Jeff Bezos’ spaceflight company Blue Origin has sent its suborbital rocket to space and returned back safely to Earth 10 minutes later on its 11th test flight. The rocket-capsule combo lifted off from Blue Origin's West Texas testing ground shortly after 9:35 a.m. EDT. After reaching a peak altitude of 105.6 kilometers, the crew capsule separated from the propulsion module before landing later with the aid of parachutes. The propulsion module made a powered vertical landing on a nearby landing pad.
The ongoing testing is part of the company’s advancing efforts to prove the rockets reusability status and to ready the vehicle for eventually flying passengers. As such, there were not any human hitchhikers on this launch, but the first crewed flights of the vehicle could come as early as this year, Blue Origin representatives have said. However, this mission, named NS-11, is all about science and it has delivered 38 payloads above the Kármán line into space for NASA and other organisations, some of which include:
Orbital Medicine – Orbital Medicine, a small business focused on aerospace medicine, comes to us through funding from NASA’s Flight Opportunities Program. On NS-11, Marsh Cuttino, MD, will demonstrate an experimental medical technology designed to treat a collapsed lung in zero gravity (which is a gravity-dependent procedure). Thanks to a previous flight on New Shepard, Dr. Cuttino has been able to evolve the technology and this flight will prove a near-final version that could one day save lives in space.
New Century Technology High School – A group of students from Huntsville, AL have designed an experiment to test temperature fluctuations in microgravity. The students were excited to get hands-on experience for a project they’ll be able to launch to space and worked with NASA engineers to perfect their design. By lowering launch costs, more and more students will have the chance to design, build and send technology to space.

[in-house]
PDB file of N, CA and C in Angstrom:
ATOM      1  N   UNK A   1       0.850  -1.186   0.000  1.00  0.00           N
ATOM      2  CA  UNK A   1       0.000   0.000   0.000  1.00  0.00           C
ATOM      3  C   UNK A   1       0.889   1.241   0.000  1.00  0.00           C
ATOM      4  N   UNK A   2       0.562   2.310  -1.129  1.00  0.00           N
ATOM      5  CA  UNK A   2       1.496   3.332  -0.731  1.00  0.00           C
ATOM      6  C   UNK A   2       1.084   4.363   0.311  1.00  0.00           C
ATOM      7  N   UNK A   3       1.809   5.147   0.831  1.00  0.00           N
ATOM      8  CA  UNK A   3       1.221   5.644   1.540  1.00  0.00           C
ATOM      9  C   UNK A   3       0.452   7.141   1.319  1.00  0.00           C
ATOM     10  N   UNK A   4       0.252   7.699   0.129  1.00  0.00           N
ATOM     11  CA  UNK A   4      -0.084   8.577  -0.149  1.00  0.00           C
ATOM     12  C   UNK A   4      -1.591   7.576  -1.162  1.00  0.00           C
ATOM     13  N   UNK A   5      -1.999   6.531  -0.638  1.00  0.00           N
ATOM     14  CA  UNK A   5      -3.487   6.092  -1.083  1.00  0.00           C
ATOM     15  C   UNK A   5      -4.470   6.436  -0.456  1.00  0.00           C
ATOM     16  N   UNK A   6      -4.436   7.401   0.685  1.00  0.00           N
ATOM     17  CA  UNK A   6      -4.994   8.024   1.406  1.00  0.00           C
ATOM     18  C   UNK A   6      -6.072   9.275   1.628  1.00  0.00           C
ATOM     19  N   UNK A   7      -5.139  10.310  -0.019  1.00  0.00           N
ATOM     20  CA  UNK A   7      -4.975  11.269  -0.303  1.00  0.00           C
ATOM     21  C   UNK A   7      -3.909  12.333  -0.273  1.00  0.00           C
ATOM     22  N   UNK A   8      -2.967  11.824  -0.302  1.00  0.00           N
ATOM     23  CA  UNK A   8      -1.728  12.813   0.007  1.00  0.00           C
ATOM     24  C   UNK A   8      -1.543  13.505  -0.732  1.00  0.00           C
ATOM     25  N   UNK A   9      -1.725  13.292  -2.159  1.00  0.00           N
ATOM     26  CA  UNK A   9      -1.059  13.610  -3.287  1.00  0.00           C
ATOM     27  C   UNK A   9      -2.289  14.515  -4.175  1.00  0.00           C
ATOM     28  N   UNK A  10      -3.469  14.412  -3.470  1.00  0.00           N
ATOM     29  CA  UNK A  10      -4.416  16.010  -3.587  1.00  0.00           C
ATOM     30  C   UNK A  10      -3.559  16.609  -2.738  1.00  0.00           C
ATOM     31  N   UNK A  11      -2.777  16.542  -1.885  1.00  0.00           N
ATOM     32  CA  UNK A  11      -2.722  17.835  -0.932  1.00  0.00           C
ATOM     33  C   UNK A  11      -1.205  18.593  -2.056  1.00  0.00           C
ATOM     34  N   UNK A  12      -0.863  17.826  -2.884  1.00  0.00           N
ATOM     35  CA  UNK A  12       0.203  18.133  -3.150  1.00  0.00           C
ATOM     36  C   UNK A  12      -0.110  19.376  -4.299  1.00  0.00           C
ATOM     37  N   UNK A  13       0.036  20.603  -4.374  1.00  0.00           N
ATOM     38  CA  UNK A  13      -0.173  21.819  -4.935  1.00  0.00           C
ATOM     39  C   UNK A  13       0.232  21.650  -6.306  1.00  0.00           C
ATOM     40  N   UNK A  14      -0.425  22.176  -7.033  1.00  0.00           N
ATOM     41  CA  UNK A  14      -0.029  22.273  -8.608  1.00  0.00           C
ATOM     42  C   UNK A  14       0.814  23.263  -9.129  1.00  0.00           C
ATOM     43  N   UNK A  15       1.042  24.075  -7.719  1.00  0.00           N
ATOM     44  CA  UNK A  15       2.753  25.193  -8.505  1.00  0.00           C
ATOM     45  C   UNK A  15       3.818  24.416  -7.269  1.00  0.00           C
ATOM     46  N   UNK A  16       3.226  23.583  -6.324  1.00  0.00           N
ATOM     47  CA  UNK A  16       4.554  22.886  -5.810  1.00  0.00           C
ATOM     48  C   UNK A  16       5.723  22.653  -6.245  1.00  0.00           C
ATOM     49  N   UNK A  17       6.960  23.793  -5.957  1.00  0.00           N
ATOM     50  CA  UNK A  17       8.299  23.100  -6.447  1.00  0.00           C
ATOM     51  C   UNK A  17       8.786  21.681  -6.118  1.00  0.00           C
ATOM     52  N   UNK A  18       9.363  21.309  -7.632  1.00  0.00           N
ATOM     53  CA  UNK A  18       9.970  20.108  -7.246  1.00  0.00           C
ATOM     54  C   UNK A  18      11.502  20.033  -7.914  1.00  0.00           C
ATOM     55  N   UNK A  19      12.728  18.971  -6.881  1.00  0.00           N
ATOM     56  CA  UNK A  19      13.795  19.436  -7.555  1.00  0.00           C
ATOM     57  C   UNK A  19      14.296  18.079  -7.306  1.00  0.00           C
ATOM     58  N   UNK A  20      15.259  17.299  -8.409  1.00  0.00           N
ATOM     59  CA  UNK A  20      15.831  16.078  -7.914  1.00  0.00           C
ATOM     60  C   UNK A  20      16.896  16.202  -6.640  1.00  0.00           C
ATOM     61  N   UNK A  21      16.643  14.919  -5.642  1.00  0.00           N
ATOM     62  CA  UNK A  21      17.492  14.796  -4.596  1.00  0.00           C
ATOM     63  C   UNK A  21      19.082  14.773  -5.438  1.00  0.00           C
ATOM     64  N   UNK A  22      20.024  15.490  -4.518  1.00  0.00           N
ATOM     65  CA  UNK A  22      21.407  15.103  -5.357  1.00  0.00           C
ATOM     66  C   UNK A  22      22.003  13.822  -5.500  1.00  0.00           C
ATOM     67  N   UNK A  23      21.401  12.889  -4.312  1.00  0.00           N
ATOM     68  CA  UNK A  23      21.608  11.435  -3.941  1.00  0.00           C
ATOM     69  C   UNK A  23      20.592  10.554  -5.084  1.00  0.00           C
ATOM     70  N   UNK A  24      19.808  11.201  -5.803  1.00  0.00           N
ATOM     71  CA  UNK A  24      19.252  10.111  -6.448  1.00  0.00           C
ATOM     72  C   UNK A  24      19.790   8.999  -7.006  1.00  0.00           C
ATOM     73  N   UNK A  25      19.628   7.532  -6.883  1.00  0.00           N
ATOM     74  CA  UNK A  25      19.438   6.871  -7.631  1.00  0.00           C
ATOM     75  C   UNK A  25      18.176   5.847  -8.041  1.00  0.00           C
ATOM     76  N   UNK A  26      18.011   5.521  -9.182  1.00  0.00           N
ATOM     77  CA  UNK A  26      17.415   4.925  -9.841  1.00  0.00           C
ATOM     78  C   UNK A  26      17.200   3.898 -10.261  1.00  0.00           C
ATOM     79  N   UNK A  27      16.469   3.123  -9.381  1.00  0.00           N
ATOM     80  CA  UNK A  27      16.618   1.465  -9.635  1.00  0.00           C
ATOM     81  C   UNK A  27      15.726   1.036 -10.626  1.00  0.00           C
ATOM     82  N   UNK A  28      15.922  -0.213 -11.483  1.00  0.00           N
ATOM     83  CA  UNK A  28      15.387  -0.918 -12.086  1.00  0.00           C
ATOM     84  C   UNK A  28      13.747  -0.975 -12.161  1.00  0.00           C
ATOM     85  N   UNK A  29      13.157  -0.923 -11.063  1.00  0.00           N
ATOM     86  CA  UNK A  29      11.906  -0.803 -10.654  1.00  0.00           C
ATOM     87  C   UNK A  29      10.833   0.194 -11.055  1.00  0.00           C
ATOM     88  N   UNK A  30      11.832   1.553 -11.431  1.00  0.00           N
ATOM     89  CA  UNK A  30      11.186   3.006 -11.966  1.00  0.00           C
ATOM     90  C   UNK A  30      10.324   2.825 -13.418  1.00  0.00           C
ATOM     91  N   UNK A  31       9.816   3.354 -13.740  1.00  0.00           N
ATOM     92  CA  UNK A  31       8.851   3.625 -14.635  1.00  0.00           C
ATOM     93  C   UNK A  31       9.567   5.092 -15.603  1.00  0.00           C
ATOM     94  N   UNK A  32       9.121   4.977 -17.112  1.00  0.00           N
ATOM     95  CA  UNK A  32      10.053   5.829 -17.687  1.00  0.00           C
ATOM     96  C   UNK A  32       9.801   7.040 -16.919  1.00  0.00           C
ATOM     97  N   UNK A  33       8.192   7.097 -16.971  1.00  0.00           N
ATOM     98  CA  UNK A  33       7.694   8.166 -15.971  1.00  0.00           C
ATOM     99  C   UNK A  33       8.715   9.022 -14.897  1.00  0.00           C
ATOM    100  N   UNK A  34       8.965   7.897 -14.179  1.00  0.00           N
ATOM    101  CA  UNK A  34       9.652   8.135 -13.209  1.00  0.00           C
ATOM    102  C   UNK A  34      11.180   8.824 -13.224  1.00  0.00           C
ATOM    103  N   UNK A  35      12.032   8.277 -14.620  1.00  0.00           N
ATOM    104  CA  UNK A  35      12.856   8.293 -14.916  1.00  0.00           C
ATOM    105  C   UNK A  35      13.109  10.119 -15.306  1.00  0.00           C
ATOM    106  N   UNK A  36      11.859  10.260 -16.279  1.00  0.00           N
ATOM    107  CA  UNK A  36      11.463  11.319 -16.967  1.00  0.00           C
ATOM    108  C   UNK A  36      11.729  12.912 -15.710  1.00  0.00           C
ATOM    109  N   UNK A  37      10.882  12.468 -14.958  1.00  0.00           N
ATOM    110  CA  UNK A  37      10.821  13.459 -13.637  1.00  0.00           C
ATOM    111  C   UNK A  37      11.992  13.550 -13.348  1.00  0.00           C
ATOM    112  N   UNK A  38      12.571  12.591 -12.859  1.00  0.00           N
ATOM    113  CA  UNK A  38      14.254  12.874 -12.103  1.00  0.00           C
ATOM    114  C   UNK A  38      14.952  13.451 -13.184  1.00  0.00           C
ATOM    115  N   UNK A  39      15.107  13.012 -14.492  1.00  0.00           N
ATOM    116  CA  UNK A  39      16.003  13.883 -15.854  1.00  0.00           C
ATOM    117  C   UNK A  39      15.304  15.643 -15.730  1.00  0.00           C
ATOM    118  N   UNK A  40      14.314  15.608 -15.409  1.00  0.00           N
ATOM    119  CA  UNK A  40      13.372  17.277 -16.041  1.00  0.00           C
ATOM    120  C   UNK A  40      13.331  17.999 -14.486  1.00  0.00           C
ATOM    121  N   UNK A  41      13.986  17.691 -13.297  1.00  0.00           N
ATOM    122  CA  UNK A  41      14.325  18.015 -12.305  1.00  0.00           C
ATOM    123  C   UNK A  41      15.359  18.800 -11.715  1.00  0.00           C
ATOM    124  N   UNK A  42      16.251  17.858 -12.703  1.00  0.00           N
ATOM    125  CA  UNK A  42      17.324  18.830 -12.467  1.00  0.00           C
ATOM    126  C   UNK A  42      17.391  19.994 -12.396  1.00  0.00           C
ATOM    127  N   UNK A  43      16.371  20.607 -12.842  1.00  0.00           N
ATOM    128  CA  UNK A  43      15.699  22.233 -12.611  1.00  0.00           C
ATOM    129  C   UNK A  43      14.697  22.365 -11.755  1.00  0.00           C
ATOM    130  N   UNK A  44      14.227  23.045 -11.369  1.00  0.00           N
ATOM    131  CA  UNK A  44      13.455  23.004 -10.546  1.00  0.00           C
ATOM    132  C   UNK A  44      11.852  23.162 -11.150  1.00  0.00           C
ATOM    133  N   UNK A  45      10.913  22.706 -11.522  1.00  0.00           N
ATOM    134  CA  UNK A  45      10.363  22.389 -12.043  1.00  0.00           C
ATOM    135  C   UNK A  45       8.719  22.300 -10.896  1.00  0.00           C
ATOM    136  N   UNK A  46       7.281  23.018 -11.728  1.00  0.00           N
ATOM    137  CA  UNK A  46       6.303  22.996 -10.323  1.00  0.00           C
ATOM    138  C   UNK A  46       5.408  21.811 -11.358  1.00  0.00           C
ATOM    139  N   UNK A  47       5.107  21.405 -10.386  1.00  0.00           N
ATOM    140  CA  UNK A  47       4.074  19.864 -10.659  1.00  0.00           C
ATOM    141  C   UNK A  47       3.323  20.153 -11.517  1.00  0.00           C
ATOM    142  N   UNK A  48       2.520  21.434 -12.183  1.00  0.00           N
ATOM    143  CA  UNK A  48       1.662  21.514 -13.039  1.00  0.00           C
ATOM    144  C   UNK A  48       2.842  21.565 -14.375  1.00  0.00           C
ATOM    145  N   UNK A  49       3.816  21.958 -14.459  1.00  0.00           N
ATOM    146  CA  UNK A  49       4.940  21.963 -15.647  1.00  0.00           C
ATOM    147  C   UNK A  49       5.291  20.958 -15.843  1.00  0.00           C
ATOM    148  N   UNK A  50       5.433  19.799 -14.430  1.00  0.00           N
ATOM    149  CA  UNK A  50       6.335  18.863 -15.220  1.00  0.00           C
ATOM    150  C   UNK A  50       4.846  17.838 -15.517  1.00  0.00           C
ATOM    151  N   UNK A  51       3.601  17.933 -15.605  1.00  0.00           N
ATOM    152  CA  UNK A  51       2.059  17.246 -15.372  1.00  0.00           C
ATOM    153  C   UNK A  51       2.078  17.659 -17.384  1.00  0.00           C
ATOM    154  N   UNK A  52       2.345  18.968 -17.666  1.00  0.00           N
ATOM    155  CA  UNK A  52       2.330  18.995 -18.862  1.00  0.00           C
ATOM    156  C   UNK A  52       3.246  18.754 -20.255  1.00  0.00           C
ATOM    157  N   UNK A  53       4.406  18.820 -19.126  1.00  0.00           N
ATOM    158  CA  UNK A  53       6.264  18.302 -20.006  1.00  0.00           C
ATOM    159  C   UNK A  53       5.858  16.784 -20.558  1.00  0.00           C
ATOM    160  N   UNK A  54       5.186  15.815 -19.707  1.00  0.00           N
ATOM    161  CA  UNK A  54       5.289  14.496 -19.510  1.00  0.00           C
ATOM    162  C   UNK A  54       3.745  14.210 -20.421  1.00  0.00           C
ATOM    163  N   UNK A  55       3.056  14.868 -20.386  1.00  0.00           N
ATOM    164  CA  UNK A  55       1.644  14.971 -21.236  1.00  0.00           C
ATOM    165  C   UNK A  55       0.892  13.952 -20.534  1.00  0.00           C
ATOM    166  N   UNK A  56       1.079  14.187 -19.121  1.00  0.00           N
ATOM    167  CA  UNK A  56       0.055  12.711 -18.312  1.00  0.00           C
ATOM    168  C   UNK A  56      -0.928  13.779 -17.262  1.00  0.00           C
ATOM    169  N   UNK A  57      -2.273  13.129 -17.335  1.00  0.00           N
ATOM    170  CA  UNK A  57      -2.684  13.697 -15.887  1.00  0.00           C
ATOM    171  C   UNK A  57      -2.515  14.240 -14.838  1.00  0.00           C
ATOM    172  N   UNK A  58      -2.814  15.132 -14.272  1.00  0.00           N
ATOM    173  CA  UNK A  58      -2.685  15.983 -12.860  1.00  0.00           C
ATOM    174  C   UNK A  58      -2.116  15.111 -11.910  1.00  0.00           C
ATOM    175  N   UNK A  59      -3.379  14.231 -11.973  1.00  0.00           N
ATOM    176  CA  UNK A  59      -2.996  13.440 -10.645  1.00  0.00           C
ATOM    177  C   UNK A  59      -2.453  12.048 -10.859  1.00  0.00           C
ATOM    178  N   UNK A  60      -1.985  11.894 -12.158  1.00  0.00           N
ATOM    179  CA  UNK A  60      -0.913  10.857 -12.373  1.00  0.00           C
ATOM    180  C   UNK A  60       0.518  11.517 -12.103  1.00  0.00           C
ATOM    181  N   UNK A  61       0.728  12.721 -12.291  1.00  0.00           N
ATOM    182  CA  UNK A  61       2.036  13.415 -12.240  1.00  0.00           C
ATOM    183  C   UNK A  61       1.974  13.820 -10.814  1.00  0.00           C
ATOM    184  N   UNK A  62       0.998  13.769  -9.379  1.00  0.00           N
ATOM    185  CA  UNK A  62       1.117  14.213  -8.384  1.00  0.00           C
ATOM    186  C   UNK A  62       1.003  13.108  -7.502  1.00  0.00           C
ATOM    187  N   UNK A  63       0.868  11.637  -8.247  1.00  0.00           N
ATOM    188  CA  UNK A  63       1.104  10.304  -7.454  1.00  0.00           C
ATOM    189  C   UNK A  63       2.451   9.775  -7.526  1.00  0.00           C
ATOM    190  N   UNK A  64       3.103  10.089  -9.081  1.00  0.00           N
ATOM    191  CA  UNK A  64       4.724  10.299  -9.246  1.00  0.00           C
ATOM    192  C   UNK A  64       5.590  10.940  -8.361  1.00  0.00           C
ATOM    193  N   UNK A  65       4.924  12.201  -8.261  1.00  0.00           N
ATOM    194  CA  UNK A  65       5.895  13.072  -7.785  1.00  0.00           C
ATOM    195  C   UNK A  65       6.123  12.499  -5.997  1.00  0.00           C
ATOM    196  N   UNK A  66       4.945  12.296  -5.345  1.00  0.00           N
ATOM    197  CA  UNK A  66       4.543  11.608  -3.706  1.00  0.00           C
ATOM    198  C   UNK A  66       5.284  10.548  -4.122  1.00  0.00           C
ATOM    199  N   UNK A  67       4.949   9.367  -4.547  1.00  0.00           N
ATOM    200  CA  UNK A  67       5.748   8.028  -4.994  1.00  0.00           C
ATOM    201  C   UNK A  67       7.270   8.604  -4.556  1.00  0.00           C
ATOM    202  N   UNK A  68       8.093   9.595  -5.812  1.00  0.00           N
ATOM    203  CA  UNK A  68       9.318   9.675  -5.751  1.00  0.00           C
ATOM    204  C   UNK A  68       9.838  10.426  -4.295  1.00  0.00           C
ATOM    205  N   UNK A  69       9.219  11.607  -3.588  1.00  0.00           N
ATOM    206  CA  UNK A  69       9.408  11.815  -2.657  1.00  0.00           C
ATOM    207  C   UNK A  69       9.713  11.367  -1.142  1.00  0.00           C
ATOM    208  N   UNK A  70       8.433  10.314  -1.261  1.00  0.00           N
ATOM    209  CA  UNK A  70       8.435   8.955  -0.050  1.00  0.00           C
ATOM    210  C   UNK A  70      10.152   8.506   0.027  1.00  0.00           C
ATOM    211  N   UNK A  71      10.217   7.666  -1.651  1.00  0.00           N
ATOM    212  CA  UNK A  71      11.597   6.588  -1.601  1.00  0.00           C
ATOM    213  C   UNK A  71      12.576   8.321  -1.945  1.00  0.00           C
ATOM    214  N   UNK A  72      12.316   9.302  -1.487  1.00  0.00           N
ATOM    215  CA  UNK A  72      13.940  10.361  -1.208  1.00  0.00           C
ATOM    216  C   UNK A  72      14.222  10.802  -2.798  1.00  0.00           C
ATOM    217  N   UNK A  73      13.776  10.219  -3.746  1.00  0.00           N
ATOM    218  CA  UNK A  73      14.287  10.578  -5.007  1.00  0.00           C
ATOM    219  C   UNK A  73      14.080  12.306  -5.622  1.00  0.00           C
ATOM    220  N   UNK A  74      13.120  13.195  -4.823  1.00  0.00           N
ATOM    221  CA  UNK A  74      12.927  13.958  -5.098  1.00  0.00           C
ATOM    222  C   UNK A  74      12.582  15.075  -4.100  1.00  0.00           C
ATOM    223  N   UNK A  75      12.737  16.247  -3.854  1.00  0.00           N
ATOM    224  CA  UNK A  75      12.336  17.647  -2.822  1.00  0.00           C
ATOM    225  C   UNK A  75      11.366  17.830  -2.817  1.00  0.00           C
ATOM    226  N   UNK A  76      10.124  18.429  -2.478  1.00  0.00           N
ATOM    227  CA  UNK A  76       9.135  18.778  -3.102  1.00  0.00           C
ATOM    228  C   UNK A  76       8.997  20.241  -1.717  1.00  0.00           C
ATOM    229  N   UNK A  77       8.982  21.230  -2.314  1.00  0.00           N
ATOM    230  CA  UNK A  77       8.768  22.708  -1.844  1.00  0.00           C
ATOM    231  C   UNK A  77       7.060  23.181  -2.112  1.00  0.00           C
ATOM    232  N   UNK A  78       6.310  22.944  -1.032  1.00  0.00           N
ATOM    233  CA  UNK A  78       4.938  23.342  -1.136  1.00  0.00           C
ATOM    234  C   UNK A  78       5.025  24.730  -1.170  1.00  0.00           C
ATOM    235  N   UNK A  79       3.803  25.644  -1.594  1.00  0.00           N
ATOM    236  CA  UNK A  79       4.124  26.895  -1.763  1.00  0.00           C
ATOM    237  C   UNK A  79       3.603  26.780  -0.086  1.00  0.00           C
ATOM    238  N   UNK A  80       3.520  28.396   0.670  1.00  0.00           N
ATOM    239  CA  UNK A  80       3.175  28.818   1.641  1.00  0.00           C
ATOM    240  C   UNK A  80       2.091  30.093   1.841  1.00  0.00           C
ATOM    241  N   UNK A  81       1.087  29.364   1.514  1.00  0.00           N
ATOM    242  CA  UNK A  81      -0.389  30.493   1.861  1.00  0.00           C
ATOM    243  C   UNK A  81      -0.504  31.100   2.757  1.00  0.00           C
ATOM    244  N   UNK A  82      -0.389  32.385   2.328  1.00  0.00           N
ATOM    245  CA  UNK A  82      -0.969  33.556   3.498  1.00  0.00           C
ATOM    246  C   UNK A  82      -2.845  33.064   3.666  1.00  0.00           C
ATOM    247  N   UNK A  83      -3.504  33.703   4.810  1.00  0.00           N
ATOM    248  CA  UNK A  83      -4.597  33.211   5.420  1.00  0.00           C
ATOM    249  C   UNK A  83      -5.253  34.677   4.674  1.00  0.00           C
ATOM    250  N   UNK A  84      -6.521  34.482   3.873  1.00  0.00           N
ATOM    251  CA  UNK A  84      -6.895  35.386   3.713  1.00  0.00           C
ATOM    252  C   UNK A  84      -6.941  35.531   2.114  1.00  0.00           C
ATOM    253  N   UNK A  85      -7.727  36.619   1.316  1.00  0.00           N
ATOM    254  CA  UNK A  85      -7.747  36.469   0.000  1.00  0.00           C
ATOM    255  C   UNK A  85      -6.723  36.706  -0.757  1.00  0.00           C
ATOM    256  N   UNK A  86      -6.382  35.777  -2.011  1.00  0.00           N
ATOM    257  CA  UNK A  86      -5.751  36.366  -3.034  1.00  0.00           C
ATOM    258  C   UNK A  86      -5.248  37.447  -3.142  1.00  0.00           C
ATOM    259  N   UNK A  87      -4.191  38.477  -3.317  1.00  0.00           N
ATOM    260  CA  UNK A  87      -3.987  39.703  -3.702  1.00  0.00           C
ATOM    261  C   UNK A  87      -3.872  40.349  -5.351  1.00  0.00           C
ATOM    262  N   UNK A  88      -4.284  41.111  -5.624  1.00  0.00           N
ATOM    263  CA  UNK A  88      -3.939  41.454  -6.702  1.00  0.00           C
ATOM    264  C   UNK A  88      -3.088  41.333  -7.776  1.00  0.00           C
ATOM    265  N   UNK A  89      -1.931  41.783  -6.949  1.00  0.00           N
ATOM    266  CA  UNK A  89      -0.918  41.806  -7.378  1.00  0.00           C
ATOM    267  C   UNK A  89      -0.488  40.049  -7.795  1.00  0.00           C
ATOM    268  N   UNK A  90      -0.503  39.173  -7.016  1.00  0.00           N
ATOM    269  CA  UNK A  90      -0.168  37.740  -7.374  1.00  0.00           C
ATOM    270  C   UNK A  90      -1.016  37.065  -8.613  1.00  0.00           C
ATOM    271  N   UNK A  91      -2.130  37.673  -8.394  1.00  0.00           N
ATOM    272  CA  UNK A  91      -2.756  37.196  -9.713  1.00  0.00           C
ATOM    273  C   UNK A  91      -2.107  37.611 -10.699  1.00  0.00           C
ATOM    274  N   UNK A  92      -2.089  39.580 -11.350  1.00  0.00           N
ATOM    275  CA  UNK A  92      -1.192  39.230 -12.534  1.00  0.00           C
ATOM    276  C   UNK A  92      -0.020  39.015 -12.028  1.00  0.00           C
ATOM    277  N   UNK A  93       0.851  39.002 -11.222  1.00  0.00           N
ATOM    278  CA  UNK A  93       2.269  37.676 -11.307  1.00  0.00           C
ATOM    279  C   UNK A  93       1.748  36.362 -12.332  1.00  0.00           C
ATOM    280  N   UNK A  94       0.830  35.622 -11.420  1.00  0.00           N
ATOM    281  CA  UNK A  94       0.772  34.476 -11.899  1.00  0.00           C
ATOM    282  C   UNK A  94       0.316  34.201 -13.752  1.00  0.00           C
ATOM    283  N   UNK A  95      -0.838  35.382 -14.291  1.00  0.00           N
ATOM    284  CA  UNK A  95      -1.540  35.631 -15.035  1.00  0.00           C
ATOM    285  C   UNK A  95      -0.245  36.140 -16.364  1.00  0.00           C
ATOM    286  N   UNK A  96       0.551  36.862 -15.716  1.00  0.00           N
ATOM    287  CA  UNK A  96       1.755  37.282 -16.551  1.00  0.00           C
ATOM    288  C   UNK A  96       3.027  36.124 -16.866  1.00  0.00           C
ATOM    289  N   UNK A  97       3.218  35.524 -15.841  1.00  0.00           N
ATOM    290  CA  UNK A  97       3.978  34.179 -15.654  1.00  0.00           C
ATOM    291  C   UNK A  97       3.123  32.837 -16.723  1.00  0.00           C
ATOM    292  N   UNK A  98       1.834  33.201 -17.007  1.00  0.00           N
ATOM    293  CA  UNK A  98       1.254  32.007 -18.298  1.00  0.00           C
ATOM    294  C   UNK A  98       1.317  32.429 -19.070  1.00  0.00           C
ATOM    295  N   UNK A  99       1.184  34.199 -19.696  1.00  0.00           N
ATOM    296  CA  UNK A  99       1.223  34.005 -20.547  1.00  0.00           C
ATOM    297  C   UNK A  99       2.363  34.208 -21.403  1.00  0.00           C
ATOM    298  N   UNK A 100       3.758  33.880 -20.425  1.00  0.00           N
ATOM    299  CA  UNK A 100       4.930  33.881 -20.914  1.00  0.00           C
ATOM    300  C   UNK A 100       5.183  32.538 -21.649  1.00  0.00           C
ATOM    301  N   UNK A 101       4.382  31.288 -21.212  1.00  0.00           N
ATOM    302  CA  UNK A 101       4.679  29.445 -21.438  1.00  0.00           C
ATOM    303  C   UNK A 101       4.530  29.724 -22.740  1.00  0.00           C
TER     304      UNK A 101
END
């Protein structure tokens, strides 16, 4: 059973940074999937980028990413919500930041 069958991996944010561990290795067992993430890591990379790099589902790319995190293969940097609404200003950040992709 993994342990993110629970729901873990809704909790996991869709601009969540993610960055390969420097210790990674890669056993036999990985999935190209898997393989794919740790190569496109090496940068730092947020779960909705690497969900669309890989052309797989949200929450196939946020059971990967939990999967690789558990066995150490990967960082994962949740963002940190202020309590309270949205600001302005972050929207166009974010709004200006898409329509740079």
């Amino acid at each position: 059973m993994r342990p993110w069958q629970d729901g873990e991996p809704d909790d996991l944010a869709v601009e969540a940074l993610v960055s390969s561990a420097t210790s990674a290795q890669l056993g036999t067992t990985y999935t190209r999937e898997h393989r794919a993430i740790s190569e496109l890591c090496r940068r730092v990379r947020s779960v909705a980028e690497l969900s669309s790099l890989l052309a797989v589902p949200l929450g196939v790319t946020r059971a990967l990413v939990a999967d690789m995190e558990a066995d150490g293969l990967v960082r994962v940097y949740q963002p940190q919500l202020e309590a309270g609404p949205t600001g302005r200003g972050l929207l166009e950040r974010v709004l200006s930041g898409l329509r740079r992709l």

MIT Media Lab Space Exploration Initiative – The Space Exploration Initiative is built on the spirit of the MIT Media Lab, uniting artists, engineers, scientists, and designers. As the first MIT flight with New Shepard, the Space Exploration Initiative is flying several scientific payloads, as well as two projects that use zero gravity as a medium for works of art. Telepresent Drawings in Space uses graphite to create a drawing that could only have been made in space. Living Distance: A Spider-Inspired Robotic Dance in Weightlessness demonstrates a crystalline robotic device that navigates zero gravity, similar to a performance. Other payloads include TESSERAE: Self Assembling Space Architecture, Floral Cosmonauts: Crystal Electro-Nucleation and Queen Bee Maiden Flight.